Pranay: Youth empowerment is important to me and I’m keen to make students more employable through the development of existing resources, training and workshops. I’d like to establish a modern language peer mentor programme and a capacity building workshop focusing on leadership and team building. The idea is to provide an outlet for students to expand their skillsets so they’ll have the edge over other graduates when they’re applying for jobs.
Why do you think the SU is an important part of student life?
Kira: It’s a great way to network with other students, particularly for those who may be feeling isolated as they live off campus, have carer responsibilities or work part-time alongside their studies. The Union is here to support students and the team and I would love to hear about any concerns or ideas students have so we can address these with the University. I represent Hope on a political level and want to highlight the importance of the student voice in making changes happen. I want students to feel empowered and valued.
Ayo: I missed Welcome Week when I joined Hope and had to work a lot of hours in my first term to cover my fees, as a result I didn’t have the usual fresher experience and found it a challenge to meet people outside of my course. Joining the BME group helped me to find my feet and feel part of the institution. The SU is an important resource and can make student life more fun and enjoyable by helping people to have a holistic experience.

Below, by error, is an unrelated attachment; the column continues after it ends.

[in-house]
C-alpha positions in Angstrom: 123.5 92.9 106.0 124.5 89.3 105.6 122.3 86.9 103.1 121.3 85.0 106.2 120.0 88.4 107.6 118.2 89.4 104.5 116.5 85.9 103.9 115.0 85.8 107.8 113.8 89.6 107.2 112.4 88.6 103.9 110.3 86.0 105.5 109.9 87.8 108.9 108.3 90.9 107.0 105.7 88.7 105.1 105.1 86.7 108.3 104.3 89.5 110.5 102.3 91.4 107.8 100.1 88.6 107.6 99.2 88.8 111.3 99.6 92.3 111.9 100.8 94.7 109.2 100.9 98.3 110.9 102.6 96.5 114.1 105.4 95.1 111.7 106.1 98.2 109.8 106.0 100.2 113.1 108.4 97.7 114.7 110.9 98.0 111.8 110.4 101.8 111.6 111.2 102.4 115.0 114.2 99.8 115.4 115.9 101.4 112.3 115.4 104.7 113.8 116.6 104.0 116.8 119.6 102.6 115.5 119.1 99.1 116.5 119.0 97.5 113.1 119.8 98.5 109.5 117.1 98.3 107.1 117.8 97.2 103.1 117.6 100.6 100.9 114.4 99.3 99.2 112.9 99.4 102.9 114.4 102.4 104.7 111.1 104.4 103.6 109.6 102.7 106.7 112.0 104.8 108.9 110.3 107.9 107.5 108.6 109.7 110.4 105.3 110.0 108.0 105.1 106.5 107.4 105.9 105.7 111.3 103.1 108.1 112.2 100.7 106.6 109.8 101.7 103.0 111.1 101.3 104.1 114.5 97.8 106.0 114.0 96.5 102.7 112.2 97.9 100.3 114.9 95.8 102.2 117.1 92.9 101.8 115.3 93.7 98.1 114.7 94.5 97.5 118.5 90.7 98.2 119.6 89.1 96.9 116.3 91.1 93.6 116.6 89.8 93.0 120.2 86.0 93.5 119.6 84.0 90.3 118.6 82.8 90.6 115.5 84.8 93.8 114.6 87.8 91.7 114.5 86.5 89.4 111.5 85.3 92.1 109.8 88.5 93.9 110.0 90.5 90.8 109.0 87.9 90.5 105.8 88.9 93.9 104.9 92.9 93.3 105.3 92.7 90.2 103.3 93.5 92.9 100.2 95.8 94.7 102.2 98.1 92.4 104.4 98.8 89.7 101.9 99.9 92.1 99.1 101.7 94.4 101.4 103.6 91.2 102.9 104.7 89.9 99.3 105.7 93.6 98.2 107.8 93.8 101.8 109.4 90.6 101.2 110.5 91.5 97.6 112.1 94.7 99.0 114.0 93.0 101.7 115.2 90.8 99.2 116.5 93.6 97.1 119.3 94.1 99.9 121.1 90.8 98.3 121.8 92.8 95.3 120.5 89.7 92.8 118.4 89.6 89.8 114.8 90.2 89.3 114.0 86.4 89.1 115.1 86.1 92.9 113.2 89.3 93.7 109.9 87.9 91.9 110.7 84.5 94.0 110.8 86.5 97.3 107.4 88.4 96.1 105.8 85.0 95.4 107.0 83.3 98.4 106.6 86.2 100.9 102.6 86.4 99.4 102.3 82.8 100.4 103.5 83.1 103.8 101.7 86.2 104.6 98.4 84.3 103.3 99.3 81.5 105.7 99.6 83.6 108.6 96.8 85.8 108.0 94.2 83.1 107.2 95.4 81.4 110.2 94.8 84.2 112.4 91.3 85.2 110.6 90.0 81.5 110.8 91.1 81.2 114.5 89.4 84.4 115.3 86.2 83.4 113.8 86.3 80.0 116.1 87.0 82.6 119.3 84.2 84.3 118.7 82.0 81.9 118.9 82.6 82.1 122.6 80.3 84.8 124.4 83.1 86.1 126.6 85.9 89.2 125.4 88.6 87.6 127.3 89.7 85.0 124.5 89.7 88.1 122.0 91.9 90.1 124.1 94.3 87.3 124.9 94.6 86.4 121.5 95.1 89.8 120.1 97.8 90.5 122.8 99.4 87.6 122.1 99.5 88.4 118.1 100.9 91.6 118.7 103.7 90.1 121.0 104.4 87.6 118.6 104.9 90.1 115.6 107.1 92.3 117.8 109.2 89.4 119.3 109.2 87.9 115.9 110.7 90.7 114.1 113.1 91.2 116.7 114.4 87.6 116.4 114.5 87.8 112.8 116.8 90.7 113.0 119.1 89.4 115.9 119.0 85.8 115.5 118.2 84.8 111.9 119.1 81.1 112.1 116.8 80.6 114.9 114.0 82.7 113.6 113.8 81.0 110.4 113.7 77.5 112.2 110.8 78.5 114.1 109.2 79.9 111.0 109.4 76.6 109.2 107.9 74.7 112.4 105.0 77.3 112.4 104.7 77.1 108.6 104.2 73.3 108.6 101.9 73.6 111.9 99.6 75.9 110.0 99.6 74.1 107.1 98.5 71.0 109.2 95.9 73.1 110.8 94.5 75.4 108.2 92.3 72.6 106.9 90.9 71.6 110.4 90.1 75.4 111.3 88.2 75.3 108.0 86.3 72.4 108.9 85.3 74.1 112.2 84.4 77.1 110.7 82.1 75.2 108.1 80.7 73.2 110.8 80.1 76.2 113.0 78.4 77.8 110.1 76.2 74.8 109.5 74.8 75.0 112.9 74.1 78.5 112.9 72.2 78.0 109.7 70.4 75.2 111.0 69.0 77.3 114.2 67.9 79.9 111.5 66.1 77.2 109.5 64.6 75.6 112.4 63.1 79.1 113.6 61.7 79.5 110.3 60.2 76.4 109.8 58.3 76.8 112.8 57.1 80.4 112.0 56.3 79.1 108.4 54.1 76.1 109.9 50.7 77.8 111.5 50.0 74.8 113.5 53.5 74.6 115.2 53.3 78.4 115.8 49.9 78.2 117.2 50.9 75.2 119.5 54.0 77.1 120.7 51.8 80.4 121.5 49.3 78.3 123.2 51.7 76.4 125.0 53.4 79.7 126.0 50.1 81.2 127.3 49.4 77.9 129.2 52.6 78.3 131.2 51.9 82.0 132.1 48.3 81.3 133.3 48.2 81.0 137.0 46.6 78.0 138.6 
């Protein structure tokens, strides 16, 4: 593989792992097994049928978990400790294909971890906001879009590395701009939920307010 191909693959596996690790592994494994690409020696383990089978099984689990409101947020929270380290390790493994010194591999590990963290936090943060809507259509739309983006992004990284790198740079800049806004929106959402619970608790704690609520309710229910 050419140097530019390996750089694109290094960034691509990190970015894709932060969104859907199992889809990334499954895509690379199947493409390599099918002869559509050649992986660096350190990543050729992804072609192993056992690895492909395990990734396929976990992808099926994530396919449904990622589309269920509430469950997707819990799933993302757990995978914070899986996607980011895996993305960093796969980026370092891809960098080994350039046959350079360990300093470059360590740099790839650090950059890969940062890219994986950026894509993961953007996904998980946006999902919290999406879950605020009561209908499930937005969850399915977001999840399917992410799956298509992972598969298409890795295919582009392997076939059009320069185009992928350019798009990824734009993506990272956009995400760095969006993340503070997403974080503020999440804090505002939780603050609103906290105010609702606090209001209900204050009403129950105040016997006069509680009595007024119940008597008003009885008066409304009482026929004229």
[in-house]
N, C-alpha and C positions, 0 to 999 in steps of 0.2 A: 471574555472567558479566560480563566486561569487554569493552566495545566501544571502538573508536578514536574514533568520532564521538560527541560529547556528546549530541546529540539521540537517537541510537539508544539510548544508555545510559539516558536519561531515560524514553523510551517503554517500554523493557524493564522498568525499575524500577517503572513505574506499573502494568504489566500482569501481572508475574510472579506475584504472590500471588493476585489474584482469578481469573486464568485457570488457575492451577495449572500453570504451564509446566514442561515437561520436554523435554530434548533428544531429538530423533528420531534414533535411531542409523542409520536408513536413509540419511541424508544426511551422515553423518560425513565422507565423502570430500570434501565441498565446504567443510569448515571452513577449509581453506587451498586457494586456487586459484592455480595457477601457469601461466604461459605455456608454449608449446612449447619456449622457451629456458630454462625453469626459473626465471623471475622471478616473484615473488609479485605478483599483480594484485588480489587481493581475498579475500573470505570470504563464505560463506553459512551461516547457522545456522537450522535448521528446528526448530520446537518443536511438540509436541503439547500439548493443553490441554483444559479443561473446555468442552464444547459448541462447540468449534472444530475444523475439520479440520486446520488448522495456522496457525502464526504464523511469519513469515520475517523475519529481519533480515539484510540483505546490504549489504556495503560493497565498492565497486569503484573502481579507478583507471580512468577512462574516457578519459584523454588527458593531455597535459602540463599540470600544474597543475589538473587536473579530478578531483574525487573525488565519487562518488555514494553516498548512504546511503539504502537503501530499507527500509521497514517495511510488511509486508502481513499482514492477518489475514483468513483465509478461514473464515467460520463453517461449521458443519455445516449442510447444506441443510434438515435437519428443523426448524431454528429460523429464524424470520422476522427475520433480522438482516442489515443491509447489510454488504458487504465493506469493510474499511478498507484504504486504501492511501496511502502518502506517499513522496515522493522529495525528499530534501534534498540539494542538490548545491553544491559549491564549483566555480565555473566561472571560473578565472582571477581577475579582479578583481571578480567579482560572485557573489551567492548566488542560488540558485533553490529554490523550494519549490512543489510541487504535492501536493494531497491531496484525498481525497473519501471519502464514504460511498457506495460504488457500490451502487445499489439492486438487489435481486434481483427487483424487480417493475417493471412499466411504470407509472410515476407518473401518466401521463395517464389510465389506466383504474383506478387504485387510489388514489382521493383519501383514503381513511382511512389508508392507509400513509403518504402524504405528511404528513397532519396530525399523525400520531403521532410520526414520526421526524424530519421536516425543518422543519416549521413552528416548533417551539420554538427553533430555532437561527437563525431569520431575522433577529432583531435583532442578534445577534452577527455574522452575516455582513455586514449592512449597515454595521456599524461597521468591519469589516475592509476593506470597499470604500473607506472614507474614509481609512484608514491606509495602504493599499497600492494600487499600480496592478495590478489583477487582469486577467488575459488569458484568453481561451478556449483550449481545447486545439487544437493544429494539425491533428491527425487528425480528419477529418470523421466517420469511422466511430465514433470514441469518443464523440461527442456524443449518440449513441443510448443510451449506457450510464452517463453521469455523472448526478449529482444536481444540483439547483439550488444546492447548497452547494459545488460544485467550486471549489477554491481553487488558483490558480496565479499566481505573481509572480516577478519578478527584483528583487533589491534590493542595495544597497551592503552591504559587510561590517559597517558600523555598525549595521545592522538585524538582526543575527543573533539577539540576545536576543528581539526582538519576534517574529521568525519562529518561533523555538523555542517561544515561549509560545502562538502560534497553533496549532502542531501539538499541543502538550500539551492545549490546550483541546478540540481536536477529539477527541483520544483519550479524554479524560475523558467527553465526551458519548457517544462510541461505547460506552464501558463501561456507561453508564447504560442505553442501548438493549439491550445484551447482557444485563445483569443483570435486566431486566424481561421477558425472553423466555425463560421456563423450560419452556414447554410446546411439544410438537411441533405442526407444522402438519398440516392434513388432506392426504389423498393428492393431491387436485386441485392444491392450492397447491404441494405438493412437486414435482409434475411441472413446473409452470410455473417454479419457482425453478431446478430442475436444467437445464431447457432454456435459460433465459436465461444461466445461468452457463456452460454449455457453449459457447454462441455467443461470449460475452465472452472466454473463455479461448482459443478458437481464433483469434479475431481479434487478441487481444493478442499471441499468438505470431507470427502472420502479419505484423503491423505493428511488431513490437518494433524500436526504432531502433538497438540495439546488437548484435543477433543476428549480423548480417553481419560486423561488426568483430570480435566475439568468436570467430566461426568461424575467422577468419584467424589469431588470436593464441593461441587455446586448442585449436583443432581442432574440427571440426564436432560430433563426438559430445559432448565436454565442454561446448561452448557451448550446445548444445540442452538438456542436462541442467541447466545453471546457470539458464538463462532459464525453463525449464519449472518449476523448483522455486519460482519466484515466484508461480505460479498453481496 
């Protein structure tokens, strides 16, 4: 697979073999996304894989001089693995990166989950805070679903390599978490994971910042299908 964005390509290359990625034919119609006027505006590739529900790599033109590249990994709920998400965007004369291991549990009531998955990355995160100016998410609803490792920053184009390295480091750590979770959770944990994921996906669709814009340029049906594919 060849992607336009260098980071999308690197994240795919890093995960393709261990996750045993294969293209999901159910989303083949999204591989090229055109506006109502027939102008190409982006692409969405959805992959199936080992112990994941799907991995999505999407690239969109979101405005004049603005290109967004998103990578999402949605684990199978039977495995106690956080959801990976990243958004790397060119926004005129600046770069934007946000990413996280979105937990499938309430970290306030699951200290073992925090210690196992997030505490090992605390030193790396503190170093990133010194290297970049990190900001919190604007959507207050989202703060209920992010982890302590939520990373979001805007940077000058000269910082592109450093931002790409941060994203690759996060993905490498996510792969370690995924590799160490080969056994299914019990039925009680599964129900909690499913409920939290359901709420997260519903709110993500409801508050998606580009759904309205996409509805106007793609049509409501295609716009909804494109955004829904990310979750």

Pranay: Student Unions are an asset, providing both support and development opportunities for students. I was the founding secretary of Thames International College in Nepal’s student council and went on to become the council President. The council has now been running for eight years and I occasionally go back to help train newcomers.
What advice would you give to new students?
Kira: Throw yourself into university life. I was really shy when I arrived and looking back, I think joining clubs and societies would have been a good way for me to meet people and settle in quicker.
Ayo: Coming to university means stepping out of your comfort zone, but I’d encourage students to push themselves further and really step out of the bubble they’re used to. There are lots of outlets and something for everyone, whether you want to get involved in a committee, become a course rep or just make new friends. It’s important to see every opportunity as sowing seeds for the future and experiencing as much as you can.
Pranay: Reach out. We maybe a small University, but that’s what helps to make us a community here at Hope and makes this the kind of place where people know each other by name. The Union are here to support students and whatever the problem, someone will be able to help.
What may students be surprised to know about you?
Kira: I have five middle names, have been Irish dancing since I was five and have travelled all over the UK to see unsigned bands play.
Ayo: I once won a bottle of Champagne in a dance competition.
Pranay: In 2014, I was presented with the Golden Student award after being nominated by my peers for bringing change as a role model and helping to support other students. Recognition I was humbly honoured to receive.